Reviewer: Philip Price
Director: Alfonso Cuarón
Stars: Amy Warren, Basher Savage, Ed Harris, George Clooney, Orto Ignatiussen, Paul Sharma, Sandra Bullock
Released: 8th November 2013 (UK)
The moment the title card came up at the end of Gravity I was ready to see it again. It has that type of effect on you where despite the fact what you’ve been a part of over the last ninety minutes was completely terrifying, completely out of your comfort zone, completely eye-opening and maybe to certain things you wouldn’t want to admit; it was still so exhilarating that you want to experience it again and immediately. That is the kind of reaction I expect most people will have as they leave the theater and begin to reflect on what they’ve just witnessed for not only is it a visual delight, a technological wonder that defies all convention and expectation, but it never forgets story and character, the two driving forces behind anything worth telling. If there isn’t an engaging story, a narrative to pull us in and recognizable characters, people with whom we live vicariously through or sympathize with in their moments of need and desperation then there is no connection to the film other than that of a superficial one. Director Alfonso Cuarón, who made the well-received but little seen Children of Men and my personal favorite Harry Potter film (The Prisoner of Azkaban), has crafted what could easily become one of those defining moments in cinematic history where the mythology that will no doubt come to surround Gravity will be as great as the content of the film itself. This is a game-changer in ways only those who hope to create something bigger than themselves, something that pushes the boundaries, but does so for the right reasons could only hope to achieve. It is a film that as far as I can tell best captures the feeling of being in space without actually having to go there. The vastness of it, the colossal weight of what it means, the beauty of it all, yet the film also comes to carry much more weight than simply functioning as a National Geographic tutorial on space travel while teaching a lesson about the consequences of space junk; it is a story about existence, about human nature, about the will to live and everything that comes along with these giant themes that are as extensive as the universe itself.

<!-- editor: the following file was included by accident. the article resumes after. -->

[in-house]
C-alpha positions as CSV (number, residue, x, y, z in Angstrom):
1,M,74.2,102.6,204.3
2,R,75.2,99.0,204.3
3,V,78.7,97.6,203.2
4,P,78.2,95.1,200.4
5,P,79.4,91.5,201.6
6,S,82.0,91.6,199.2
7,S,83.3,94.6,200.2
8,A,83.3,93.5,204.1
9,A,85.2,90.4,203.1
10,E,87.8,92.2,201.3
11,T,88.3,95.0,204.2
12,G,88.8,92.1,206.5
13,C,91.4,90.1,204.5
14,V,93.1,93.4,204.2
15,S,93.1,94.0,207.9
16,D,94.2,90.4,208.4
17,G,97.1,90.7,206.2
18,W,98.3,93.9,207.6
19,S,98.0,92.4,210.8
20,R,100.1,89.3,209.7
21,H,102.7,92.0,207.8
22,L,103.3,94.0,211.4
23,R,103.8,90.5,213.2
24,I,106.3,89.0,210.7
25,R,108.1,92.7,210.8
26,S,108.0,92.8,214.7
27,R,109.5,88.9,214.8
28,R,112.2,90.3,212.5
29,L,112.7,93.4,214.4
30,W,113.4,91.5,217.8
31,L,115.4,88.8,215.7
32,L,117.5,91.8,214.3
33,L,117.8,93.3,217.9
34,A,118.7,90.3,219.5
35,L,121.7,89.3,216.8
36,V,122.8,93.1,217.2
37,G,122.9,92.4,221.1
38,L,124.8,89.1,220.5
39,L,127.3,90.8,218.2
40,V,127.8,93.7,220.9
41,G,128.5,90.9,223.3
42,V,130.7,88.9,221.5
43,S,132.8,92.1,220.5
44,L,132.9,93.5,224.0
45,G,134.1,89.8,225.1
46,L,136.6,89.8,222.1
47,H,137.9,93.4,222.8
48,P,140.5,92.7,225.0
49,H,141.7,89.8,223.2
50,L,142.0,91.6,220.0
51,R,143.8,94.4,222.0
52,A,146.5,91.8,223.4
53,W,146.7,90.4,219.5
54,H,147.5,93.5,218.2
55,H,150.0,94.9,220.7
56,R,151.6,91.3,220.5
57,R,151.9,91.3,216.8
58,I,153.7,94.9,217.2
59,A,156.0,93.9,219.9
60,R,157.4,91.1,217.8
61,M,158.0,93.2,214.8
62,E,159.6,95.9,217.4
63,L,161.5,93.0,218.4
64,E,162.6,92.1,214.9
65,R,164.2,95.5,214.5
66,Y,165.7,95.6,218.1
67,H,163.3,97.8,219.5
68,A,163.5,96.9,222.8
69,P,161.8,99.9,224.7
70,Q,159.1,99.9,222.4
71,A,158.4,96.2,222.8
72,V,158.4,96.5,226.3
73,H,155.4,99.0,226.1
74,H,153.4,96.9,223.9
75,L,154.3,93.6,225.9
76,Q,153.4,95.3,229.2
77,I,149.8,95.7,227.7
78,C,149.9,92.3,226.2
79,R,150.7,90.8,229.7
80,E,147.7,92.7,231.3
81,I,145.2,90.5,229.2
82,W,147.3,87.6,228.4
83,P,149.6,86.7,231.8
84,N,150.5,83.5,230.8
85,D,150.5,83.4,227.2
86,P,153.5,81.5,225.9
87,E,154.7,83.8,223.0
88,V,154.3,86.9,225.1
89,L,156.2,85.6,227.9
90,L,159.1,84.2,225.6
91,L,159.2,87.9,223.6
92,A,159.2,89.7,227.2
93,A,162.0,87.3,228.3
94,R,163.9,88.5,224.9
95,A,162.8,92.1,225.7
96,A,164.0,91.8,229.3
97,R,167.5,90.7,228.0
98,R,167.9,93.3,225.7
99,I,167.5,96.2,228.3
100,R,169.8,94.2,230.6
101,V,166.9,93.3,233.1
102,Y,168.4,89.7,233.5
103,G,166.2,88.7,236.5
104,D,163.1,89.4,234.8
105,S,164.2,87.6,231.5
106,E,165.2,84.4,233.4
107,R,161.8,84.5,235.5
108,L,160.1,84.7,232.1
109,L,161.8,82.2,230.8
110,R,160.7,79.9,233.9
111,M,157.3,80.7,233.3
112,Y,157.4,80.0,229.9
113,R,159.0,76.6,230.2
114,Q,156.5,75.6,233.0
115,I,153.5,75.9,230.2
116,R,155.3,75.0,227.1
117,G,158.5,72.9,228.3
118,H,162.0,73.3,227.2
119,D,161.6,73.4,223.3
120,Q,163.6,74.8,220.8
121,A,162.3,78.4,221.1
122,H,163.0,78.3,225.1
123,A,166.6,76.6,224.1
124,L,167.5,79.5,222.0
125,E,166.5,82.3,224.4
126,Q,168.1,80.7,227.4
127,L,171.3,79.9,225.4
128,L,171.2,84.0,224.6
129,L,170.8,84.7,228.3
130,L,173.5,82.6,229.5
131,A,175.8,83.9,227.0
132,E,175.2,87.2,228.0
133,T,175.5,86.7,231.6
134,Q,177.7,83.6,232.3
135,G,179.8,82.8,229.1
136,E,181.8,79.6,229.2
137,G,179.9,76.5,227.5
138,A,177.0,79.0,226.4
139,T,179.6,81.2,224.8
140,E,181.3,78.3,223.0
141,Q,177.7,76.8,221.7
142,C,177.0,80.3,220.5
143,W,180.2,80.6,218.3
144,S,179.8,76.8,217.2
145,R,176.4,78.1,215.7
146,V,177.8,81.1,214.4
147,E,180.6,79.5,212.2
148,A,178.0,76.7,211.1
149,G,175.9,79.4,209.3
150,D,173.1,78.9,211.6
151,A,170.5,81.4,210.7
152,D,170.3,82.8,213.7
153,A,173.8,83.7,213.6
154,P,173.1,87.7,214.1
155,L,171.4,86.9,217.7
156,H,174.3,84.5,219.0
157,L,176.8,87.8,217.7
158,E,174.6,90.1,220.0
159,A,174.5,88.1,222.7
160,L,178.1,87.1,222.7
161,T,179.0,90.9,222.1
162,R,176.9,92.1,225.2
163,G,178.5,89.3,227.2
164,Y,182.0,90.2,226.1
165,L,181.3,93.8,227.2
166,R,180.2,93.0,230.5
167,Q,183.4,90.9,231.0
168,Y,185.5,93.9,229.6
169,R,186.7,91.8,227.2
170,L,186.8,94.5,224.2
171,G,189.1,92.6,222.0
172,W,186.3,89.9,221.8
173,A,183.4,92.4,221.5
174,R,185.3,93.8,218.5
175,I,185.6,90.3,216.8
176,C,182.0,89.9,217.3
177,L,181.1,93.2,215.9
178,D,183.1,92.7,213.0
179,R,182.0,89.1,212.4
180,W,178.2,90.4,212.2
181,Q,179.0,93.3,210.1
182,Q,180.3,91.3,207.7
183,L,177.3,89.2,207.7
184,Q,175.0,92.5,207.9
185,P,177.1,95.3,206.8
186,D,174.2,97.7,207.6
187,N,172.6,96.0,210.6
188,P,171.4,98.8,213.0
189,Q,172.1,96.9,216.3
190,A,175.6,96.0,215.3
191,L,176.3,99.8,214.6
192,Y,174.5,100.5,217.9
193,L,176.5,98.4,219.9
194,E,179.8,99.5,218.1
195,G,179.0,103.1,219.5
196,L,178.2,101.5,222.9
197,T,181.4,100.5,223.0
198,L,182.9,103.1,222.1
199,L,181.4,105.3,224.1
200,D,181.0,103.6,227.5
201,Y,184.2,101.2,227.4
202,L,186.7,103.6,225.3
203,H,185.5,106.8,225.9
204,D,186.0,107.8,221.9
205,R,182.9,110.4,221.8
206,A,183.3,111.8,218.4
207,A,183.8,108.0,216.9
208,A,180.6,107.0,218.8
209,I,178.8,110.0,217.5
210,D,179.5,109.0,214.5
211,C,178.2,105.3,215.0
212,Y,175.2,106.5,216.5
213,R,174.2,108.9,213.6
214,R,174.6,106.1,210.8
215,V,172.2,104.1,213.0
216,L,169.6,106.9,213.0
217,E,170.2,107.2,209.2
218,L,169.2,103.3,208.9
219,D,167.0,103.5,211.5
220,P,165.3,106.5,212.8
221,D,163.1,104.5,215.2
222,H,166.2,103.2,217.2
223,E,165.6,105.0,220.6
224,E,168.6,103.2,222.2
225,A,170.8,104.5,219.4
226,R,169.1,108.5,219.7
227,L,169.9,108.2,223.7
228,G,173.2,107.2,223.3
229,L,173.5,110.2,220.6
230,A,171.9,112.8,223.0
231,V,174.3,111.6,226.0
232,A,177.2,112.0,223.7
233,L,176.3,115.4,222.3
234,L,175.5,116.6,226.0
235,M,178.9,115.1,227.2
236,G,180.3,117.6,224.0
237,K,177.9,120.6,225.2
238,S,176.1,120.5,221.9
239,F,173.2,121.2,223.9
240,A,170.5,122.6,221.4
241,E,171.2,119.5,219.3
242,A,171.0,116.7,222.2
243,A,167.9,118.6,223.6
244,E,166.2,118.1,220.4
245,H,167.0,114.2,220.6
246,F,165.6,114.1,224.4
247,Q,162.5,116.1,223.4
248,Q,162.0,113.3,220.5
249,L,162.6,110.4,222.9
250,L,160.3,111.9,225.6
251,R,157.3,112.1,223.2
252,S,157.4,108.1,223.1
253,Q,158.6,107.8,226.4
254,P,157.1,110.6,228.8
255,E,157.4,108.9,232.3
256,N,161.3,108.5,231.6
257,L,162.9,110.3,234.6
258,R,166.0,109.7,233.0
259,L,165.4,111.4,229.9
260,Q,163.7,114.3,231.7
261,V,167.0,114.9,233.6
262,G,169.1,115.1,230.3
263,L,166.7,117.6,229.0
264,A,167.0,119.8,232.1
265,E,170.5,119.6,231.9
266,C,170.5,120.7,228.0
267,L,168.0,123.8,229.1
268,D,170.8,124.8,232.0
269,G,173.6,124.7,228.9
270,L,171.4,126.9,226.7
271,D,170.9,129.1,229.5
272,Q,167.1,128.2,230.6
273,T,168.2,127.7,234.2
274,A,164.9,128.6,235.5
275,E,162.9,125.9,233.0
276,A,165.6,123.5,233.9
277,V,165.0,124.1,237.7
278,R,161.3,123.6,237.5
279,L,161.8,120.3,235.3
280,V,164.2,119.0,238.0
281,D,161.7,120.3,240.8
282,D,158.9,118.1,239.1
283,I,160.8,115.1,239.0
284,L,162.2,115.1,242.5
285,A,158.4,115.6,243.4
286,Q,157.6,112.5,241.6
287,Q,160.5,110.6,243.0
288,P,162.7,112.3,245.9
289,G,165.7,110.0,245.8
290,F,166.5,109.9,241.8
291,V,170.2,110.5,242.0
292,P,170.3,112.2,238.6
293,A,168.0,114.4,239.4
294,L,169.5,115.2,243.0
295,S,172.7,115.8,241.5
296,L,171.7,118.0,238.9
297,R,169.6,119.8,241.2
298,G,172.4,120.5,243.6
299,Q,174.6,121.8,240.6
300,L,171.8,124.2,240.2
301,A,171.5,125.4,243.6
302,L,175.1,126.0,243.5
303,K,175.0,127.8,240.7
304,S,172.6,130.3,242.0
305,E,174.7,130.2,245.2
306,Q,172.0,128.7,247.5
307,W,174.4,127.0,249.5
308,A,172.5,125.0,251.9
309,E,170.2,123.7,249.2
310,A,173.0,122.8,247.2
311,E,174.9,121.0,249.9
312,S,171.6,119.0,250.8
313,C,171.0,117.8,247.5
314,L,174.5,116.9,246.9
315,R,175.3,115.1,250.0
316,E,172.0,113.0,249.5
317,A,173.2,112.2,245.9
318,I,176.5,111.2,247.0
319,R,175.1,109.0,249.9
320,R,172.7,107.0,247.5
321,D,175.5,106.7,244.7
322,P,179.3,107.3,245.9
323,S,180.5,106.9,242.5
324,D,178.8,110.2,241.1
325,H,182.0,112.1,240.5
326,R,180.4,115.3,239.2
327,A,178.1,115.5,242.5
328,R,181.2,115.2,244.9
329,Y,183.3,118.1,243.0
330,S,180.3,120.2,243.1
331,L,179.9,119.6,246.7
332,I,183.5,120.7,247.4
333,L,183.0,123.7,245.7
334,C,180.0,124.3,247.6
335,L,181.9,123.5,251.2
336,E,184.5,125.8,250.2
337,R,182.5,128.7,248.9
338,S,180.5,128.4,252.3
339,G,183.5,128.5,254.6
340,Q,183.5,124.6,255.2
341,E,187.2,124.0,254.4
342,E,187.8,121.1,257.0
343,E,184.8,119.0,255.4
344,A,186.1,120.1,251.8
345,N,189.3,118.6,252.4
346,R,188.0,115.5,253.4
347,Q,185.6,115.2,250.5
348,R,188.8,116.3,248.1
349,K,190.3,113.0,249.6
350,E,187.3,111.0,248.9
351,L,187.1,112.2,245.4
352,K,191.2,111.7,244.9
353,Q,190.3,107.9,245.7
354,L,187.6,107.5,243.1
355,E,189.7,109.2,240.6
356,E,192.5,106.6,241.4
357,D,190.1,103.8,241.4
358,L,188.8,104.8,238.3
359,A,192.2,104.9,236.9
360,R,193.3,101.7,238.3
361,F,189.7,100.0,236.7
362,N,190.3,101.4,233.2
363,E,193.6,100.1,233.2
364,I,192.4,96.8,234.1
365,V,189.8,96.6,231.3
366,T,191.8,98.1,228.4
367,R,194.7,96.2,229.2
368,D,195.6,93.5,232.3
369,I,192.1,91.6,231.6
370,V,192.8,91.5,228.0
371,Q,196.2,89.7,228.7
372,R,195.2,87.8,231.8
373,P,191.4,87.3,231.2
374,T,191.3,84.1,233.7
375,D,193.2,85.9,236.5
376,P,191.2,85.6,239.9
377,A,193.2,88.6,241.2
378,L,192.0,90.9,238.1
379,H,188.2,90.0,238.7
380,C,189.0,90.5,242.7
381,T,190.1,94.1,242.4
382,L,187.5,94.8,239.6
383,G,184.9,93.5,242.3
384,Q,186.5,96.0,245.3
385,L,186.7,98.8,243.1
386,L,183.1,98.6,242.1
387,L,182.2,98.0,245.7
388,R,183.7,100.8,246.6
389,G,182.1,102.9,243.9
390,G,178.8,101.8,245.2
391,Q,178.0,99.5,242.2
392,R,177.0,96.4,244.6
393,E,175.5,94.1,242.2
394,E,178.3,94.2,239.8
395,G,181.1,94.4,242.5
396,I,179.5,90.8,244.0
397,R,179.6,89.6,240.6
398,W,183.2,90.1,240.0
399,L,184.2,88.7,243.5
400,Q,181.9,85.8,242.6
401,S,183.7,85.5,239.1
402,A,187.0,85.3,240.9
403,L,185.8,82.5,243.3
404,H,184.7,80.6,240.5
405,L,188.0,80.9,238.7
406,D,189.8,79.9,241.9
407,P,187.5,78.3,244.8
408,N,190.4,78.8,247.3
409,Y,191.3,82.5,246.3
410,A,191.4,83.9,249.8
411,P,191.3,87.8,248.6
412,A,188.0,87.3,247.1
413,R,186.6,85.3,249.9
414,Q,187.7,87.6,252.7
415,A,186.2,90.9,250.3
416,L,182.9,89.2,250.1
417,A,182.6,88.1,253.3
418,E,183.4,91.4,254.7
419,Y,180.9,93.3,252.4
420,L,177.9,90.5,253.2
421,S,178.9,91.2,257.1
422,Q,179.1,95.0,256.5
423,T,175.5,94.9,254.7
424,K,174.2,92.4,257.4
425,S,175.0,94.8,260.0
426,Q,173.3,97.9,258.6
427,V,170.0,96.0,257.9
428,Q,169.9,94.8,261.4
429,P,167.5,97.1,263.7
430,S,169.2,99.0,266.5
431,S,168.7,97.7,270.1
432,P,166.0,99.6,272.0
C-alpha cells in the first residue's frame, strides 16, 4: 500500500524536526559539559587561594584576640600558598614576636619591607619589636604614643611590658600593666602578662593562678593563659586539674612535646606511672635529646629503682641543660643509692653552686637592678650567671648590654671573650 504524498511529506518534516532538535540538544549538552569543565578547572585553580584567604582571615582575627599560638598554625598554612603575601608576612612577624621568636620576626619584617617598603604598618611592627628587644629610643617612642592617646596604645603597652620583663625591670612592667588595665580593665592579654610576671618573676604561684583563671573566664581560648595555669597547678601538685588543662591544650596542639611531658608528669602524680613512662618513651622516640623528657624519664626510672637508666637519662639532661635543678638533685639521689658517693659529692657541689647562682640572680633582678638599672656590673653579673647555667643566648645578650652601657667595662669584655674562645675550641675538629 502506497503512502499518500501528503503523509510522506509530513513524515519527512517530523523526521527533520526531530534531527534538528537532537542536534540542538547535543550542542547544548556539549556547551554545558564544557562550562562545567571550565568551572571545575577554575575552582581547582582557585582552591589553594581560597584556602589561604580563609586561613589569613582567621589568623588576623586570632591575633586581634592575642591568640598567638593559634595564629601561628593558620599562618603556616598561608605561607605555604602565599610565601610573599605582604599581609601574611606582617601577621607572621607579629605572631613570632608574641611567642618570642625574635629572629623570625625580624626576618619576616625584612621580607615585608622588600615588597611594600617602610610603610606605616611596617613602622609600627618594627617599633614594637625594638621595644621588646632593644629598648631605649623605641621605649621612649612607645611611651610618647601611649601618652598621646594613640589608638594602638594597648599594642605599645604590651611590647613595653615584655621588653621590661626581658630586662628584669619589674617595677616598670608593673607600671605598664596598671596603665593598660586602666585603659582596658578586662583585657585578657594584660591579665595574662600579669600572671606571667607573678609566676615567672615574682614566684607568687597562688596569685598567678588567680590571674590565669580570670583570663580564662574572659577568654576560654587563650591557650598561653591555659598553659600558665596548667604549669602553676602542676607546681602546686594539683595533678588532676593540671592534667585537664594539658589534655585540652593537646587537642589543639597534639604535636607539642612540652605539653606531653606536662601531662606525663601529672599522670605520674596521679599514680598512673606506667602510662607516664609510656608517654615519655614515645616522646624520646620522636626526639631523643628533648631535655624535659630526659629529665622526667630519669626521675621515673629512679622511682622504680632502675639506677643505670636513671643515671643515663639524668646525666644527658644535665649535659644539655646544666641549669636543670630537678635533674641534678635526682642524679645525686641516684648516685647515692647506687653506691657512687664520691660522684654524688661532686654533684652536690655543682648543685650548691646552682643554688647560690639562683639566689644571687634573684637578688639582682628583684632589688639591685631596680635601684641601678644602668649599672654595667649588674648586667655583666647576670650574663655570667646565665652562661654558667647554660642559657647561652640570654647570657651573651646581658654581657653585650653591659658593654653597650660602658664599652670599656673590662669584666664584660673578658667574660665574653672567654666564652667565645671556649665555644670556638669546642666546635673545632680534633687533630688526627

Opening with a spectacular shot of the overwhelming earth we slowly begin to hear chatter, the voices filled with Nasa jargon that we recognize if not fully understand at first. Out of the corner of our eye we see something begin to move in the upper right corner of the screen. As it grows closer the voices become louder and we realize it is a spaceship and one on which a few astronauts are operating. It is an immediate reminder of how small we are when compared to this expansive thing appropriately called space. The first fifteen minutes or so introduce us to these astronauts as they float around and work on the craft. Sandra Bullock is Dr. Ryan Stone an engineer on her first mission and George Clooney is veteran Matt Kowalski who is currently on his final mission and they are also joined by Shariff (Paul Sharma). Stone and Shariff are connected to the structure, held in place and working hard and fast so that they may complete what is necessary and return to the convincing safety of the ships interior. Kowalski meanwhile orbits the craft and speaks back and forth with mission control (voiced by Ed Harris, a nice touch considering his involvement with both The Right Stuff andApollo 13) as if he were hanging out at a Sunday Barbecue. We see the nervousness, the unsteady hands, the pure fear with which Stone operates in her nearly frozen position while accepting the ease with which Kowalski comforts everyone around him. We are given these early moments of calm, despite the fact we are still on the edge of our seats due to little more than the environment, to get to know the personalities of the human element this film will carry and Cuarón along with his son Jonás have crafted such a subtle script with a simplistic approach that these introductions are done with a true naturalism that isn’t forced, but more a necessity of the circumstance. It is in these small moments that I came to be surprised by the film and the way it impacted me.